Heathcare professionals discharging patients should inform the GP, and the health visitor or school nurse if the patient is a child, that the person has had meningitis or septicaemia. They should discuss long-term effects of the illness and need for after care with their primary care counterparts and with the patient and/or their family, including potential late effects, especially in young children.

Long-term after effects and impact on work, education and finances

In this survey 14% of people reporting an impact on their child’s education said that they did not receive enough educational support. MRF calls for improved awareness of the need for educational support in children affected by meningitis and septicaemia and for better and more timely access to such support including an early statement.

Alleviating the burden of meningitis and septicaemia

The impact of meningitis and septicaemia on the work and finances of people affected and their families, demonstrates the far-reaching effects these diseases can have on well-being. MRF aims to improve this outlook by campaigning for early recognition, treatment and better, more timely access to after care and psychological and educational support. However, for diseases that are difficult to diagnose in the early stages, and in which critical illness can ensue within hours, there will always be a limit to the improvements that can be achieved this way. Therefore, we believe prevention is key, and many deadly strains of meningitis are now preventable. MRF calls for the widest and earliest possible implementation of effective vaccines to provide more comprehensive protection against meningitis.

This survey illustrates the staggering cost of meningitis and septicaemia to families, the healthcare system and society; and to date, the cost-benefit analyses that underpin the introduction of new vaccines fail to consider the full medical, educational and societal costs of the diseases. There is, therefore, a very real need for more focused quantitative research on the impact of disease on quality of life, to support the evaluation of future vaccines.

Meanwhile, there are deficiencies in the early recognition and treatment of meningitis and septicaemia, and in the discharge process and after care package for people who have had these illnesses. There is a need for healthcare professionals to work together with local authorities and parents, to get the right treatment, support and help as quickly as possible.

Produced by Meningitis Research Foundationa in collaboration with University of Bristol Department of Social Medicineb written by L Clarka,b, C Suntera, A Flacka, S Spencera, CL Trotterb , M Hickmanb, L Glenniea with support from Wyeth Vaccines (now Pfizer) and the Department of Trade and Industry.

We would like to thank all Meningitis Research Foundation members who took part in the survey; Hannah Christensen and Dr Emma Wadsworth for help with data analysis; and Susan Alison, Joy Pepper, Rosa Wright, Tom Watts, Tony Cherry and other MRF staff and volunteers who helped with data entry and administration.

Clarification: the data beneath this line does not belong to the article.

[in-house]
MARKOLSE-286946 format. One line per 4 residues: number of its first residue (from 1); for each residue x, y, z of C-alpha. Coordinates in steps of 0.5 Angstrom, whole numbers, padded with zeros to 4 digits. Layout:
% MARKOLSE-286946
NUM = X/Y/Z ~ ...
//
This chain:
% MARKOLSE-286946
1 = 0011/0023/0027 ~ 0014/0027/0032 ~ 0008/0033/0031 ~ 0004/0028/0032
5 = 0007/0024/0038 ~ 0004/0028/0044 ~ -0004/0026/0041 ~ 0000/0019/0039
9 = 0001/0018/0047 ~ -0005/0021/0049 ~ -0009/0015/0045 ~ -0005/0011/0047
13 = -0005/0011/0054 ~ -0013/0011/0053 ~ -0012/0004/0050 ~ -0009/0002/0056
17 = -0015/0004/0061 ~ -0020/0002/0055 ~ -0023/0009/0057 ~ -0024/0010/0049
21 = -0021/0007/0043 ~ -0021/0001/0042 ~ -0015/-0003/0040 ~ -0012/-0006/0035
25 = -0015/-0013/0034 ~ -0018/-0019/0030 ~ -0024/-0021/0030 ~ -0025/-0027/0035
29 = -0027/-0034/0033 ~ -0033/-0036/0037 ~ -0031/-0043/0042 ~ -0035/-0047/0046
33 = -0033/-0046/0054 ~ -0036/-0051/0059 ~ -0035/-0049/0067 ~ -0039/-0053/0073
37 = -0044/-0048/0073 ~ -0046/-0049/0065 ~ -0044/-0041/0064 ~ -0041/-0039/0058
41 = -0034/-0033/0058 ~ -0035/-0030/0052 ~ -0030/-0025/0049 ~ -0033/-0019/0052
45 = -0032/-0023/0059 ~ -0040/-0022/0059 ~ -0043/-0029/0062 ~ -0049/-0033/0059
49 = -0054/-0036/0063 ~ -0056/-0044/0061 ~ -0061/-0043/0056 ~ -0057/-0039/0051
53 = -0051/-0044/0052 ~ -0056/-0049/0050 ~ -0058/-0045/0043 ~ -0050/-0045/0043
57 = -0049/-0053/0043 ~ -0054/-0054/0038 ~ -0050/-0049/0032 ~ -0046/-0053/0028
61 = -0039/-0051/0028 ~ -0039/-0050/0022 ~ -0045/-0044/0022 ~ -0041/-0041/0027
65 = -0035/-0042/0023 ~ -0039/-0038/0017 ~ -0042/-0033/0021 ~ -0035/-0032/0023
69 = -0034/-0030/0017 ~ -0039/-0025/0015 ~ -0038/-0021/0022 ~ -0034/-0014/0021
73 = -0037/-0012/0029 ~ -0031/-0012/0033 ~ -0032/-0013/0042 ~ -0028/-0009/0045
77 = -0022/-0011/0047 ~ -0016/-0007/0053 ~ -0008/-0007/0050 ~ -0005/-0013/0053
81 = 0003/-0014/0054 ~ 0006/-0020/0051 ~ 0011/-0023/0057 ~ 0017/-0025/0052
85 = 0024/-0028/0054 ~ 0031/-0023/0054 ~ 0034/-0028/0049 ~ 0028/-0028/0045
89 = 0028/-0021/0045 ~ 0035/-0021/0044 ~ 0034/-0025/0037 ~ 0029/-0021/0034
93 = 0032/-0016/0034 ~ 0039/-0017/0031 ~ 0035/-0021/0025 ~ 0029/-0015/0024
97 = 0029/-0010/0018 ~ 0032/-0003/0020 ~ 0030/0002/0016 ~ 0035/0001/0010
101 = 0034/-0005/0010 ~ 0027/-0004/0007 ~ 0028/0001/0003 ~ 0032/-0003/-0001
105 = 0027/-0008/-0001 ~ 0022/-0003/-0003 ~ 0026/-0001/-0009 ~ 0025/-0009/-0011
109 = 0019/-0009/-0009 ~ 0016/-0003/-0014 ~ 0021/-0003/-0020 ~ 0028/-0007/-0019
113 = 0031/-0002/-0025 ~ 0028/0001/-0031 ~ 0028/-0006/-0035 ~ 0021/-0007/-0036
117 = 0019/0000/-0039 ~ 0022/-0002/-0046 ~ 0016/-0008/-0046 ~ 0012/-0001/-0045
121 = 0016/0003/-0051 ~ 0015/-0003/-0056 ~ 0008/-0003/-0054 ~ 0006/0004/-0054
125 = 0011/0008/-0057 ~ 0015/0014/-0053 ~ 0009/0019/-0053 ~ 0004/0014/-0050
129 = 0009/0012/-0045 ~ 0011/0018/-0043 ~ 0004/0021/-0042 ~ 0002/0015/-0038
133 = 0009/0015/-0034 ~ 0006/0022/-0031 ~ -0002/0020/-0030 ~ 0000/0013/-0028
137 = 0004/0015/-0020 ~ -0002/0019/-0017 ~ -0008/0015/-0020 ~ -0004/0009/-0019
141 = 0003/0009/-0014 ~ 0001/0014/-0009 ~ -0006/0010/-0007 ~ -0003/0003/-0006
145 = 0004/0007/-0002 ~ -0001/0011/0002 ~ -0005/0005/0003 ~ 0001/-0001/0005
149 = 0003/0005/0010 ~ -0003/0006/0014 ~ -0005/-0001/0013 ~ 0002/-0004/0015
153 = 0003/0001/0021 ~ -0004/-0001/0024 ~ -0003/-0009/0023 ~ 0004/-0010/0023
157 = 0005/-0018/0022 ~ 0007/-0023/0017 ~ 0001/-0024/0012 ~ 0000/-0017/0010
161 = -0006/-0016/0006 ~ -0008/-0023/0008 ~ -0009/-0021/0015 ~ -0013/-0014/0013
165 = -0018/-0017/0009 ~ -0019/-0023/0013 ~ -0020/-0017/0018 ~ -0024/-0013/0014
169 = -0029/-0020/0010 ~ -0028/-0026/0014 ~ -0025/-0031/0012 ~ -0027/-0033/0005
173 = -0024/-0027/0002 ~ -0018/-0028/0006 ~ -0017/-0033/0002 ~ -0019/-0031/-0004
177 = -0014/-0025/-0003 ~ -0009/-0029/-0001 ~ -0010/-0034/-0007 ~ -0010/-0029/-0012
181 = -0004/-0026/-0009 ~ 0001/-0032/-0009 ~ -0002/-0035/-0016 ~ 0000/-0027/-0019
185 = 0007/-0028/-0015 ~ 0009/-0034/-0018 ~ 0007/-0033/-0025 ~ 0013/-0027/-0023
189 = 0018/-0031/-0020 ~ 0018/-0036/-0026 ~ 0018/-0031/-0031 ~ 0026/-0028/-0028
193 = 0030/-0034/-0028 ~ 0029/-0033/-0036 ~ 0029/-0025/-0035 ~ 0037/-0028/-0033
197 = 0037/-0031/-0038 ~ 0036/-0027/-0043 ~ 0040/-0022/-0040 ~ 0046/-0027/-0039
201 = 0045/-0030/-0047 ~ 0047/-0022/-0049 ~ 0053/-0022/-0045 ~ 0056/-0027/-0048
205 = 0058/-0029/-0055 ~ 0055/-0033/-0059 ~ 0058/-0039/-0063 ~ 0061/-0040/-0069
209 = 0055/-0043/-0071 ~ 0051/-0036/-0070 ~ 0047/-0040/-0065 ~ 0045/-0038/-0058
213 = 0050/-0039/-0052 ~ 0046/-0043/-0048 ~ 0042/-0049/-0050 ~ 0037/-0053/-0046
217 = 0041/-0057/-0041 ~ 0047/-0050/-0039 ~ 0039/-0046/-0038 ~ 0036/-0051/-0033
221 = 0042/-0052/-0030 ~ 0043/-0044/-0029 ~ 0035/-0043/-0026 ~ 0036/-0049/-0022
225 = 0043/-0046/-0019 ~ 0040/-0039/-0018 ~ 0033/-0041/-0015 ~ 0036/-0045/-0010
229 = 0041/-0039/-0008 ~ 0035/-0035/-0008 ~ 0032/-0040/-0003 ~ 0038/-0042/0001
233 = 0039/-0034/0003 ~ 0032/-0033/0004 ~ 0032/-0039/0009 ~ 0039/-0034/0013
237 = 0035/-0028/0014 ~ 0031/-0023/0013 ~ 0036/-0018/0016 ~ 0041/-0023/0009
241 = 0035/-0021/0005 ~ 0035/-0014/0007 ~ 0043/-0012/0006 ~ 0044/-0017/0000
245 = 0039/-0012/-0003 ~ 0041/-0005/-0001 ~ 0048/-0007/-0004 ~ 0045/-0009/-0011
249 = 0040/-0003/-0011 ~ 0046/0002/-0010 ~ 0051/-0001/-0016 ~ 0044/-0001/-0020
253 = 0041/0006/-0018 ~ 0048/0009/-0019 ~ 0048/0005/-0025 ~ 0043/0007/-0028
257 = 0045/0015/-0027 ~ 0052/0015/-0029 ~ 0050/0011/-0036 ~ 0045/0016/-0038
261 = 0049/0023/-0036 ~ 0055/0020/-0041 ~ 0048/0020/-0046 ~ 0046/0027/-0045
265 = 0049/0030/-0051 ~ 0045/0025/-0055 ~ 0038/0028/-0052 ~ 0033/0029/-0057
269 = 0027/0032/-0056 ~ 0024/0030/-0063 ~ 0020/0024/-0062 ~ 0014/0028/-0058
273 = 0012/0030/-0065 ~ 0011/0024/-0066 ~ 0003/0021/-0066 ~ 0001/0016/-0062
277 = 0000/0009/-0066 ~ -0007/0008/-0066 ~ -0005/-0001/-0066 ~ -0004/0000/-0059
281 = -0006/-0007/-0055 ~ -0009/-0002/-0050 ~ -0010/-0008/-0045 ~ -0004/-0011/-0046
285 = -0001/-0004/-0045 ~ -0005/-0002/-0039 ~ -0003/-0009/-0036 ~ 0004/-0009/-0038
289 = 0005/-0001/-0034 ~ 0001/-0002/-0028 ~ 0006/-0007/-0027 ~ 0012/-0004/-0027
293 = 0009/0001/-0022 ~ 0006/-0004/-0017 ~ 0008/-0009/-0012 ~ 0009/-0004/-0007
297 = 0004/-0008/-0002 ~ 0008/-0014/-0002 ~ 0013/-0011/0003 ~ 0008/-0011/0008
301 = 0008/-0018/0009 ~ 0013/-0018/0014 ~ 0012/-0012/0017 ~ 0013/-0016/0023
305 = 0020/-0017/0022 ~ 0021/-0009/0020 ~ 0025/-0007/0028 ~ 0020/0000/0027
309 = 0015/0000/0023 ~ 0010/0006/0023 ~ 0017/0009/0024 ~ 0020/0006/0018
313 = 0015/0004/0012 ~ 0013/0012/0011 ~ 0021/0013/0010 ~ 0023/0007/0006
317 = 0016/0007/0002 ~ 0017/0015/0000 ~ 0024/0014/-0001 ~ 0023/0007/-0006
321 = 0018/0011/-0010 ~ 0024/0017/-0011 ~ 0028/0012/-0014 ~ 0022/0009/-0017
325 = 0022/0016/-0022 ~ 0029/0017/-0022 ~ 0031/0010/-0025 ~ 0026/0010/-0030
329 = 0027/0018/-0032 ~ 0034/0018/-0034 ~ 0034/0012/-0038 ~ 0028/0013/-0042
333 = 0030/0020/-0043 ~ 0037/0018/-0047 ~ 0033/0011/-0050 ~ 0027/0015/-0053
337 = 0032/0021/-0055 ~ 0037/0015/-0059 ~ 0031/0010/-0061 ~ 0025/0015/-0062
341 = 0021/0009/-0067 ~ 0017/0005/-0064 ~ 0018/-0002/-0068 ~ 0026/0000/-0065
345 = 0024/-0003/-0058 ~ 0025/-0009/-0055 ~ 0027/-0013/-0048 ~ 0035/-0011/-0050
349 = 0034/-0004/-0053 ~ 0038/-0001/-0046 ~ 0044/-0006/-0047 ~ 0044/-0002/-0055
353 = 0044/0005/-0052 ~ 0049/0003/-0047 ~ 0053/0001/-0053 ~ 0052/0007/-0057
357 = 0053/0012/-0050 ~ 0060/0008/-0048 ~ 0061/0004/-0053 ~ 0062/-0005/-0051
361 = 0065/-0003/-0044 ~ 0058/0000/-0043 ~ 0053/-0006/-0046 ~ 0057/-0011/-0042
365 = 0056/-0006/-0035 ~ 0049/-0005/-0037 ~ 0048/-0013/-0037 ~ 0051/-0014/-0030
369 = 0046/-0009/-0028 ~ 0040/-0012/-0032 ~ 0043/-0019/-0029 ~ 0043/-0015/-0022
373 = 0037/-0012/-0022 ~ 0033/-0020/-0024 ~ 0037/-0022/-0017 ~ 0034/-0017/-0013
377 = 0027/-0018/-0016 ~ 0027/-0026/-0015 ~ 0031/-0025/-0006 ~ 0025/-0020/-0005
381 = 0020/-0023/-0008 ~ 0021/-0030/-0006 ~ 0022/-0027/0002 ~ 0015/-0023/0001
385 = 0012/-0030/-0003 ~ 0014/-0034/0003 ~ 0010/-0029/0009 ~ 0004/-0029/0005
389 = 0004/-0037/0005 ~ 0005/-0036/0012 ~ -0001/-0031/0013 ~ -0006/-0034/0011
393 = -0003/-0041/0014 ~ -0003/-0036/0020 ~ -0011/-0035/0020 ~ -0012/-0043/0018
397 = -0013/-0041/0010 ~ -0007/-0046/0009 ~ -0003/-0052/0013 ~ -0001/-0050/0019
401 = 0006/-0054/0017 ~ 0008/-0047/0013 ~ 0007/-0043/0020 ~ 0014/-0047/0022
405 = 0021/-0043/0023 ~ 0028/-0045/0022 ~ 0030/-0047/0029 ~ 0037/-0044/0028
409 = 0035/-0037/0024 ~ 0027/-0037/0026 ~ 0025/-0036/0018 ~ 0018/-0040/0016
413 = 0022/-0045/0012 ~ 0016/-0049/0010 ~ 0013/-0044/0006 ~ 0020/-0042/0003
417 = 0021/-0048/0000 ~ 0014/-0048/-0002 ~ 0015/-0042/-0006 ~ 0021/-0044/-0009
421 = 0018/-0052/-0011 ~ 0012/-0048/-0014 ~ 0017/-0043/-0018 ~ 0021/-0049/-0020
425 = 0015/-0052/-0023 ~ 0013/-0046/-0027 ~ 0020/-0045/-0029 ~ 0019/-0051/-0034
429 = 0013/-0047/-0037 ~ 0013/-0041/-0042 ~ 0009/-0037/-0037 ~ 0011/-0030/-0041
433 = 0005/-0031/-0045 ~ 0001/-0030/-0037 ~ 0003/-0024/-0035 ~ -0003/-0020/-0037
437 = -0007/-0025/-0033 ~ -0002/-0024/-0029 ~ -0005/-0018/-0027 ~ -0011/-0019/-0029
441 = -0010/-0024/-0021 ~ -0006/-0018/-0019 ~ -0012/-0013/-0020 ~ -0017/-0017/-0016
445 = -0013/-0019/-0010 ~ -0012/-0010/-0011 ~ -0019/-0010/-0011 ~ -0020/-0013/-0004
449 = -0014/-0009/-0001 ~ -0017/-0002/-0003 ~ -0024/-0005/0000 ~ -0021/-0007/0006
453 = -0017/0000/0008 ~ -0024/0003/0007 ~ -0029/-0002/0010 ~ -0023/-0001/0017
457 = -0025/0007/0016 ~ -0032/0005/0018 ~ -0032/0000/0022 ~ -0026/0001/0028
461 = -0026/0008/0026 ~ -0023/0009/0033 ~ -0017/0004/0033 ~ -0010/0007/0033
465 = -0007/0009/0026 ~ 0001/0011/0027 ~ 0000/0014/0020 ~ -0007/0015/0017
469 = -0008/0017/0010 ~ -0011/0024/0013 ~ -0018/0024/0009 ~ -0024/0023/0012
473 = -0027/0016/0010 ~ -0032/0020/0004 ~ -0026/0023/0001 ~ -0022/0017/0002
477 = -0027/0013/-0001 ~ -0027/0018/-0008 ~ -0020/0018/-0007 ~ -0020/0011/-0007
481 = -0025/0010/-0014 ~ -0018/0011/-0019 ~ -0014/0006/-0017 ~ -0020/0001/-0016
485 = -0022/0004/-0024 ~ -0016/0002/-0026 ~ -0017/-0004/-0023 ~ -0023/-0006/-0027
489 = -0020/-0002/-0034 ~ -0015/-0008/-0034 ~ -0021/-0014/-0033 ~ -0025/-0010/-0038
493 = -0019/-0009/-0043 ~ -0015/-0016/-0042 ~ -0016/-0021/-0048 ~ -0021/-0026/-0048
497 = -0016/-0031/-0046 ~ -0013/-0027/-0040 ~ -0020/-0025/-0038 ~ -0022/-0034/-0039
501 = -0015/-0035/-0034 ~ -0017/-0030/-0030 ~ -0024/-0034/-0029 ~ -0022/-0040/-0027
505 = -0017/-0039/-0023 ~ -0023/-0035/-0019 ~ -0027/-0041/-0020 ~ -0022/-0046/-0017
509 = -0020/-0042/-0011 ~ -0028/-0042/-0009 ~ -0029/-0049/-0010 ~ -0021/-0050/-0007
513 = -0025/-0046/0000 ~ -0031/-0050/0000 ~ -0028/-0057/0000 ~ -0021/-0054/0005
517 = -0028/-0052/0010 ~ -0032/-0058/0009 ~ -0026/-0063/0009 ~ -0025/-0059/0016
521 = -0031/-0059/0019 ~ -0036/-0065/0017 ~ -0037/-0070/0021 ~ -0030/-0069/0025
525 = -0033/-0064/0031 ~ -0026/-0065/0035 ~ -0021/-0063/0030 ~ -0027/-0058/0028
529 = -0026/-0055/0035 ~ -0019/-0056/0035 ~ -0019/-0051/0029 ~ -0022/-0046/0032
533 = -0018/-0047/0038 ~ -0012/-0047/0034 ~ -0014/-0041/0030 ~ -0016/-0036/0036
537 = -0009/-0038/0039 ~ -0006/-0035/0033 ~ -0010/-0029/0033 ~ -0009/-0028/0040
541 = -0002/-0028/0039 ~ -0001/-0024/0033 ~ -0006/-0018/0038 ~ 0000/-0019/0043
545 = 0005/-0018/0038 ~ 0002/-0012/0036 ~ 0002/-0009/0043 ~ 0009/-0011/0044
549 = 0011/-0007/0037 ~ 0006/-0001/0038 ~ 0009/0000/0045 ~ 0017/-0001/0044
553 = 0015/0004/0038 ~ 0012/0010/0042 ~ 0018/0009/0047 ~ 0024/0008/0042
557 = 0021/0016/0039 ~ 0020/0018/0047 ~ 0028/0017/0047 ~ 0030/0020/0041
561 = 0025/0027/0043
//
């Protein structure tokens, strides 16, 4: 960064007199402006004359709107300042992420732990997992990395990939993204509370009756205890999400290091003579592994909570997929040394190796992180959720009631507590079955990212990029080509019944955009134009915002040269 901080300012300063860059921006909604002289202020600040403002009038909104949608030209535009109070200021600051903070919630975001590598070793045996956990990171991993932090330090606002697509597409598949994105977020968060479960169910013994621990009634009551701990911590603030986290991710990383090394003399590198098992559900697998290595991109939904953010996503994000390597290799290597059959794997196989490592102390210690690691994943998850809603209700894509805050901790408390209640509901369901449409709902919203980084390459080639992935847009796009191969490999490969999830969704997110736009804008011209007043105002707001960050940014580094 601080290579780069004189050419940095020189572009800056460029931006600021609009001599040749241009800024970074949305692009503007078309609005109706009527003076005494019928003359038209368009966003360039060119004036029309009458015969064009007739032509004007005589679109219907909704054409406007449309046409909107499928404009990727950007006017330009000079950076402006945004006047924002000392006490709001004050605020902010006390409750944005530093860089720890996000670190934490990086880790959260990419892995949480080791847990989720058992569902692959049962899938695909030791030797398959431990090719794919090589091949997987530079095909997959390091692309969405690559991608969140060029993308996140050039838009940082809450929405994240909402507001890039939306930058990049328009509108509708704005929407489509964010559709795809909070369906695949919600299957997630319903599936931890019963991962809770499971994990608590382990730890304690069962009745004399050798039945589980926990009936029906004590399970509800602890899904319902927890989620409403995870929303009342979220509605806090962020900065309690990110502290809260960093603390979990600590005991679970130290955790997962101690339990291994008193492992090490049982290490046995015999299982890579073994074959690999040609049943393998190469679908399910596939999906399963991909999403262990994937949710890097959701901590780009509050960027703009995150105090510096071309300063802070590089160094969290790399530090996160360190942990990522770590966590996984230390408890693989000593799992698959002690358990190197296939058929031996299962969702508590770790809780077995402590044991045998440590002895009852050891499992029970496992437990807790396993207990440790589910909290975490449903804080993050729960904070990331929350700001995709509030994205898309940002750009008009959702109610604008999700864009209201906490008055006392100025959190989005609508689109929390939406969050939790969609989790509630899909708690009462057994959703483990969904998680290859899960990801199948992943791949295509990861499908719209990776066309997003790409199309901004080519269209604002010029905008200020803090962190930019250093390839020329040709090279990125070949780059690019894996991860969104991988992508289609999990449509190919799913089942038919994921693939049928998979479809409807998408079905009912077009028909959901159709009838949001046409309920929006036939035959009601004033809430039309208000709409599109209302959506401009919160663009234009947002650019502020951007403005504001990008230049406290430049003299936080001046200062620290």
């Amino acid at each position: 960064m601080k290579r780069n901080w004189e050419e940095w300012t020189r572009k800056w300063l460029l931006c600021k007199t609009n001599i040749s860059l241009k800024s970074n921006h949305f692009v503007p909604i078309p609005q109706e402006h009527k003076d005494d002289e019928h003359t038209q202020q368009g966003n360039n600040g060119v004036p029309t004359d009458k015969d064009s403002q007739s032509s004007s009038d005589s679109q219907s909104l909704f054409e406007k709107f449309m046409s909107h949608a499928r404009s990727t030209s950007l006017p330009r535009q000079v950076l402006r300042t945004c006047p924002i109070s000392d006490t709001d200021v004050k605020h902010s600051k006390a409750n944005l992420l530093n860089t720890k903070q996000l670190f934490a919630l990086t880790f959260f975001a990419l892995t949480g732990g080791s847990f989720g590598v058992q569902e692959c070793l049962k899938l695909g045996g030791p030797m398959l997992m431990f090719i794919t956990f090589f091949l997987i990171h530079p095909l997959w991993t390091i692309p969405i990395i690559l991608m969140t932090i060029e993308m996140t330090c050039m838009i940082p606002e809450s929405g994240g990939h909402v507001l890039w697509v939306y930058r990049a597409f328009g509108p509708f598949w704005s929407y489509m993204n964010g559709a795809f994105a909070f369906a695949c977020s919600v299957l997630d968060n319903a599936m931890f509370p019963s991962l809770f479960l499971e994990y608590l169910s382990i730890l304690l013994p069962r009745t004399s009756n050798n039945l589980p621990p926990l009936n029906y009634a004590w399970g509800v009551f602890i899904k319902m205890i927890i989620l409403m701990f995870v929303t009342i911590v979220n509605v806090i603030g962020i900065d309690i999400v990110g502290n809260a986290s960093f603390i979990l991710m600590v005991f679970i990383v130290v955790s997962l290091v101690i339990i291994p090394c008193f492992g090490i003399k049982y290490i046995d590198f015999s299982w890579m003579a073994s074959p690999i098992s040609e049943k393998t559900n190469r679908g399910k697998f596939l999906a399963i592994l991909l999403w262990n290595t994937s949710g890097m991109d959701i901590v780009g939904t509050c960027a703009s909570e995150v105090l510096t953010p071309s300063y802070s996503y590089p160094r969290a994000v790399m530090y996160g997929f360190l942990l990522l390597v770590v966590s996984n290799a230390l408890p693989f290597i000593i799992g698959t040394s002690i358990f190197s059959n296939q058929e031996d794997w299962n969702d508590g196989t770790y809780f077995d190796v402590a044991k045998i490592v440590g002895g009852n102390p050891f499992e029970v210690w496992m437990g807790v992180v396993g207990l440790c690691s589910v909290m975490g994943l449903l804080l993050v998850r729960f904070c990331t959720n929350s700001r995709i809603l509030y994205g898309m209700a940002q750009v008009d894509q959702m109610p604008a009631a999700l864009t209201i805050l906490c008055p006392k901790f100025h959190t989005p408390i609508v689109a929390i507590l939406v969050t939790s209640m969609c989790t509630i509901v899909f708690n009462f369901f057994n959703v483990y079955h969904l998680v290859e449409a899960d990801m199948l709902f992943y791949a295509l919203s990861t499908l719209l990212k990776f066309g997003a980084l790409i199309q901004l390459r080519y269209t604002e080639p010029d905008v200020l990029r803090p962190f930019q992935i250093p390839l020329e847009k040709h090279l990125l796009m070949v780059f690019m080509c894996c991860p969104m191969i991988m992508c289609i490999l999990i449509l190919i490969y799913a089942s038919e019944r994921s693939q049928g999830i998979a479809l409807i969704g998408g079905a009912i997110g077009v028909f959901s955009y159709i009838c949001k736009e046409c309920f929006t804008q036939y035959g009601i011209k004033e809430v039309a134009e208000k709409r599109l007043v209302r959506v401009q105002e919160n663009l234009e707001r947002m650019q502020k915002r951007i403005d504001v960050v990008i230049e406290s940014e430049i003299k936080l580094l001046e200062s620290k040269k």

1. Thompson M. J., Ninis N., Perera R., Mayon-White R., Phillips C., Bailey L., Harnden A., Mant D. & Levin M. Clinical recognition of meningococcal disease in children and adolescents. Lancet 2006; 367: 397-403.
  2. National Institute for Health and Clinical Excellence. Feverish illness: assessment and initial management in children younger than 5 years. London. NICE. 2007.
  3. Scottish Intercollegiate Guidelines Network. Management of invasive meningococcal disease in children and young people. Edinburgh. SIGN. 2008.
  4. Van den Bruel A, Haj-Hassan T, Thompson M, Buntinx F, Mant D; European Research Network on Recognising Serious Infection investigators. Diagnostic value of clinical features at presentation to identify serious infection in children in developed countries: a systematic review. Lancet. 2010;375: 834-45.
  5. National Institute for Health and Clinical Excellence. Bacterial Meningitis and Meningococcal Septicaemia in Children. London. NICE. 2010.
  6. Dodds A, Tyszkiewicz E Ramsden R. Cochlear implantation after bacterial meningitis: the dangers of delay. Archives of disease in childhood. 1997; 76: 139-40.
  7. Garralda ME, Gledhill J, Nadel S, Neasham D, O’Connor M, Shears D. Longer-term psychiatric adjustment of children and parents after meningococcal disease. Pediatric Critical Care Medicine. 2009; 10: 675-80.
  8. Borg J, Christie D, Coen PG, Booy R, Viner RM. Outcomes of meningococcal disease in adolescence: prospective, matched-cohort study. Pediatrics. 2009;123: e502-9. 
  9.  de Louvois J, Halket S, Harvey D. Effect of meningitis in infancy on school-leaving examination results. Archives of disease in childhood. 2007;92: 959-62.

Isobel Hall
Meningococcal disease
Meningococcal disease at 1

If she had not insisted on asking the doctor to come I might have died.